(b. 1483, Urbino, d. 1520, Roma)

St George Fighting the Dragon

Oil on wood, 29 x 25 cm
Musée du Louvre, Paris

Appointed to the order of the Garter in 1504 by Henry VII of England, Guido da Montefeltro, Duke of Urbino, commissioned Raphael to paint a picture of Saint George as a gift for the King, and appointed Baldassare Castiglione, author of The Courtier, to bear it to England. Until recently, the composition of the same subject in the National Gallery of Art, Washington was identified as the painting sent to England. However, it is debated now which of the two paintings was really sent to England.

Saint George is one of the most popular of Christian saints and is the patron saint of England. He was also a favourite subject of Renaissance artists, who depicted him slaying the dragon. According to legend, this monster infested a marsh outside the walls of a city and, with his fiery breath, could poison all who came near. In order to placate the dragon, the city furnished him with a few sheep every day. But when the supply of sheep was exhausted, the sons and daughters of the citizens became the victims. The lot fell one day on the princess, and the King reluctantly sent her forth to the dragon. Saint George happened to be riding by and, seeing the maiden in tears, commended himself to God and transfixed the dragon with his spear.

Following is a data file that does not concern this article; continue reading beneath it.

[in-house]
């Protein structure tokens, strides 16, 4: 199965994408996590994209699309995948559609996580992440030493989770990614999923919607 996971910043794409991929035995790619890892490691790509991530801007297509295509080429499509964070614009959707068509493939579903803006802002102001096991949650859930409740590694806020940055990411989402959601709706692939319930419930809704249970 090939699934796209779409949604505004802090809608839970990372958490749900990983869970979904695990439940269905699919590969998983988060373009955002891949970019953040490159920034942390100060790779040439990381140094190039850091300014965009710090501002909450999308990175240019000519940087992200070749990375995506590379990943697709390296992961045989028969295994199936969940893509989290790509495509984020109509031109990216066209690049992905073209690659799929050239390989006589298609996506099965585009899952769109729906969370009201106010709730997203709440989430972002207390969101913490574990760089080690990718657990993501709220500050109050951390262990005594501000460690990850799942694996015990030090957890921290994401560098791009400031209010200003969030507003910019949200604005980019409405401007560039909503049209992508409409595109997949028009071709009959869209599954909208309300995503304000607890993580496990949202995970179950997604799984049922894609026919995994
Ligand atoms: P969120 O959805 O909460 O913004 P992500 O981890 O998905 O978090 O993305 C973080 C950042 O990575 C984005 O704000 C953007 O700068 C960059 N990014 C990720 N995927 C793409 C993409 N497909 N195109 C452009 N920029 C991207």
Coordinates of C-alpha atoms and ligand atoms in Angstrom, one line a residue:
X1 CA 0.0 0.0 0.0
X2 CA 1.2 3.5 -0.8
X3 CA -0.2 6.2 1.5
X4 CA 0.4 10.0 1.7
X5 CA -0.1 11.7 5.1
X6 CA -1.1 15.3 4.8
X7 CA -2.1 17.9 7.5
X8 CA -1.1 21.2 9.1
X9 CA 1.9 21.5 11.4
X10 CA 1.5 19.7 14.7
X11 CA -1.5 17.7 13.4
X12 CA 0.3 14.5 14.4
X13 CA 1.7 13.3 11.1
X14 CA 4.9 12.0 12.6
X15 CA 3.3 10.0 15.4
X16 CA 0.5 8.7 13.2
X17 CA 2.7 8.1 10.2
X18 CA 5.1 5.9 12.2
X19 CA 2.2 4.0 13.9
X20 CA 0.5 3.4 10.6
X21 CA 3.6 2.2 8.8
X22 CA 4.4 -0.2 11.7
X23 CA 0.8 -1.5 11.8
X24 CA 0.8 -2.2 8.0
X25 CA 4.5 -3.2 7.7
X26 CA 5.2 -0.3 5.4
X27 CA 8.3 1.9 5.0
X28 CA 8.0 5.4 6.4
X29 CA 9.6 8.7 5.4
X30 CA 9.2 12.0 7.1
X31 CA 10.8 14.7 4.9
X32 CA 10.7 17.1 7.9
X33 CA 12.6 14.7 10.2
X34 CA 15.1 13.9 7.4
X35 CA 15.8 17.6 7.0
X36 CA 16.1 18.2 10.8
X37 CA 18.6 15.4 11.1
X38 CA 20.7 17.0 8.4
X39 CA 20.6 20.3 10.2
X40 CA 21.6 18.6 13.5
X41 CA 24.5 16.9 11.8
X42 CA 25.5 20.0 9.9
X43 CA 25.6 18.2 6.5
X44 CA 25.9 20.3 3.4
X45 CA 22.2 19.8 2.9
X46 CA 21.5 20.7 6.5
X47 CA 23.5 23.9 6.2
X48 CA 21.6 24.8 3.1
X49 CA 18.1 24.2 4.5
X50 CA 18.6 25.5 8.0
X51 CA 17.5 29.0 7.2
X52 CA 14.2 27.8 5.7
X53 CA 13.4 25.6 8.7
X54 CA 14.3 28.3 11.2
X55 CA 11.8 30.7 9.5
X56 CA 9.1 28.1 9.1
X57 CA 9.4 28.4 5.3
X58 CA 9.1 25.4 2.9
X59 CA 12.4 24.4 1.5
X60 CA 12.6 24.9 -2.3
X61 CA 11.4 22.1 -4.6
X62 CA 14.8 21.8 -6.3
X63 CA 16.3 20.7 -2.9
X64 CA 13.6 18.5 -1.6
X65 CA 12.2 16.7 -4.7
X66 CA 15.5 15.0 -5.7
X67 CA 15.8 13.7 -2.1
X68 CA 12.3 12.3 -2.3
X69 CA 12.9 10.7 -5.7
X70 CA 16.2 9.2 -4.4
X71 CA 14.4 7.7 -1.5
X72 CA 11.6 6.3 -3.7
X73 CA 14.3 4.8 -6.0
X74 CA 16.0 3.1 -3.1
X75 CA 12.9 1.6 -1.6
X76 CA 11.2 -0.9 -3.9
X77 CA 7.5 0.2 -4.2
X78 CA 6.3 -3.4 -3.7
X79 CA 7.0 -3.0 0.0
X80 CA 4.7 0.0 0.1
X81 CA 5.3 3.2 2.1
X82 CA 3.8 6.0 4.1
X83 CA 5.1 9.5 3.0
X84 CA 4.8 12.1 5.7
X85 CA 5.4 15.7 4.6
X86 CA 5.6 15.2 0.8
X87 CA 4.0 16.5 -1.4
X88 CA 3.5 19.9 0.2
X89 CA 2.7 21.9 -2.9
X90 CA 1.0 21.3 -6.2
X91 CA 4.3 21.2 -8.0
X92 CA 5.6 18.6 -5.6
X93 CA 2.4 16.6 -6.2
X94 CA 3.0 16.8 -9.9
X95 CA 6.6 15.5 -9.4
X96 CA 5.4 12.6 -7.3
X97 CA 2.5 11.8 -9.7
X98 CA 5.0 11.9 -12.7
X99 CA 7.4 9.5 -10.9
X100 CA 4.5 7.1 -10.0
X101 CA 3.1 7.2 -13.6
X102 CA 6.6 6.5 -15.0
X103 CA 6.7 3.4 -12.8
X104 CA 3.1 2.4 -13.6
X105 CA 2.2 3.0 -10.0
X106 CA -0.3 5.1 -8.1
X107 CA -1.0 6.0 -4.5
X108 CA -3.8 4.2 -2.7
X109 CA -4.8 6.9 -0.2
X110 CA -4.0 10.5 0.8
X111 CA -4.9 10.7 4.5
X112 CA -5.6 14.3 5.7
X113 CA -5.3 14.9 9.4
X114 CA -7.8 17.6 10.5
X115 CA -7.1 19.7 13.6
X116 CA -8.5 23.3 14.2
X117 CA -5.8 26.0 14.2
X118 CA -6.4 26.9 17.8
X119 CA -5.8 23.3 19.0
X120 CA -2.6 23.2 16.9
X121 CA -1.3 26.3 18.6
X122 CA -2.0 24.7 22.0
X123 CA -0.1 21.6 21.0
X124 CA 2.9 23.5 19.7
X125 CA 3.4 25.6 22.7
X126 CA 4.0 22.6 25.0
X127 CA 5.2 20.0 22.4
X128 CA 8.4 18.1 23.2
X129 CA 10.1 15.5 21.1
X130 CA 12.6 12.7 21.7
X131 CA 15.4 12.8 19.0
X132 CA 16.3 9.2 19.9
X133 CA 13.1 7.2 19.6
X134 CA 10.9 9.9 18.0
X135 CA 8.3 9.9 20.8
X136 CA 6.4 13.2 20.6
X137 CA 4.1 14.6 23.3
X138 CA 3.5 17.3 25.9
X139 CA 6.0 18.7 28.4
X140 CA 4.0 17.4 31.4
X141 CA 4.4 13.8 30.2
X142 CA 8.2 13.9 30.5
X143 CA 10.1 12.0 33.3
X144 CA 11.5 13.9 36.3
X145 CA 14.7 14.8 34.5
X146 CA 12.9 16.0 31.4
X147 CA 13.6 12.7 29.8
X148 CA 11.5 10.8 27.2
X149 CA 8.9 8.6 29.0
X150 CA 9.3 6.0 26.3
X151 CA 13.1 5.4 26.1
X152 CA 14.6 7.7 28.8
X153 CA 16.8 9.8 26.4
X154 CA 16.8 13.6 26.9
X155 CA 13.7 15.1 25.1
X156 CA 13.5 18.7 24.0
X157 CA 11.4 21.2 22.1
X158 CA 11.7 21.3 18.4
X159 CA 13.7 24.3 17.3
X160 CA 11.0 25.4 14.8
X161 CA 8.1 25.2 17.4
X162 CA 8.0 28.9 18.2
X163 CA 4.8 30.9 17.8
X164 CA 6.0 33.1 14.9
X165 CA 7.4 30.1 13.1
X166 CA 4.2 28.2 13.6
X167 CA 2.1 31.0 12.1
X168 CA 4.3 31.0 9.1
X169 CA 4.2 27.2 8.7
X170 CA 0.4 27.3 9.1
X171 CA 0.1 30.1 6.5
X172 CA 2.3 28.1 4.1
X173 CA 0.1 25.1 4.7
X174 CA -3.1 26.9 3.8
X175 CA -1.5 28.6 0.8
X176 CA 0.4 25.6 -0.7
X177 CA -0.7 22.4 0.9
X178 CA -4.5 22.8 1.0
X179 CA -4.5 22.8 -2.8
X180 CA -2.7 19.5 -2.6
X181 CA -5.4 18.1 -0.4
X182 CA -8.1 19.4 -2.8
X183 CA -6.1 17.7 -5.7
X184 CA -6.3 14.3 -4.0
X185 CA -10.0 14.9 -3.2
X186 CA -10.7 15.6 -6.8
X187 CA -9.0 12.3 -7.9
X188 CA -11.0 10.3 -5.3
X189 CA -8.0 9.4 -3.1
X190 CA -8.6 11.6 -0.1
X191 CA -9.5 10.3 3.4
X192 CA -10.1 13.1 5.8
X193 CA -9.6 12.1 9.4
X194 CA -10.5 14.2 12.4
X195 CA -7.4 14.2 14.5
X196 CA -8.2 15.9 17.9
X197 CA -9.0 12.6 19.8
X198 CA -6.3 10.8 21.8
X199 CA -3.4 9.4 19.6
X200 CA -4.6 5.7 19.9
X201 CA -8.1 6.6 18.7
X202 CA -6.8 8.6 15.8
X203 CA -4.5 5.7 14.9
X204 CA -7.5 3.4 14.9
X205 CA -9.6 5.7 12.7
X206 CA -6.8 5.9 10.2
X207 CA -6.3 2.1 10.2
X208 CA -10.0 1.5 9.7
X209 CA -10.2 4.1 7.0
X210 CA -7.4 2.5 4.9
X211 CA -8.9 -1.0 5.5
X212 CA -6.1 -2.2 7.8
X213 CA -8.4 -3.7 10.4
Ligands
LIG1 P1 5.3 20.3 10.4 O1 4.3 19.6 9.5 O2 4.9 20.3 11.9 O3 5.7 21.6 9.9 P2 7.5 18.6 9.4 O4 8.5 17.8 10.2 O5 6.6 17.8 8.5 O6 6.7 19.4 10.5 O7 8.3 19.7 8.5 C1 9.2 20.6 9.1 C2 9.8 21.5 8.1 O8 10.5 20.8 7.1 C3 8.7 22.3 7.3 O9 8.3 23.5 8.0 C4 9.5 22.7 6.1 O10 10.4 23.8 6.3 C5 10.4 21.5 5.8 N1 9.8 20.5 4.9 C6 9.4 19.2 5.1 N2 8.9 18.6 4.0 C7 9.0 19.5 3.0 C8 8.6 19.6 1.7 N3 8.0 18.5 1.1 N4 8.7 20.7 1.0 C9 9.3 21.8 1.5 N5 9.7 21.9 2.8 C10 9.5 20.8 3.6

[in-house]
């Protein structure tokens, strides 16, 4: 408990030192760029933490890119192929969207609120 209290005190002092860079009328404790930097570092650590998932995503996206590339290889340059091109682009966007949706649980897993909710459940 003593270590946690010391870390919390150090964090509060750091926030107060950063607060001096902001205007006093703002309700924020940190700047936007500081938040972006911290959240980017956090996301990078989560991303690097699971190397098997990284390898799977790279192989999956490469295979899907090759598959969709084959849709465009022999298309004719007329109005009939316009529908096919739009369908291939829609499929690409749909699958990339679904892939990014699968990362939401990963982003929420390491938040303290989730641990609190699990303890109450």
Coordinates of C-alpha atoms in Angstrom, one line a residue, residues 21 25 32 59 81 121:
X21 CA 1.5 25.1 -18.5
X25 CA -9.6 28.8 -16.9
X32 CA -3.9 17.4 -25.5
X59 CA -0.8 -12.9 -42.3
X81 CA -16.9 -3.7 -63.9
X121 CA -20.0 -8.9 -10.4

St George's lance has been broken in the struggle, but the proud knight is about to vanquish the dragon with the sword, and so free the princess, who is fleeing on the right. By the middle of the 16th century this panel formed a pair with Raphael's St. Michael. Even though the latter was painted somewhat earlier, the fact that they are the same size and have a comparable iconography implies that Raphael intended that the saints should belong together.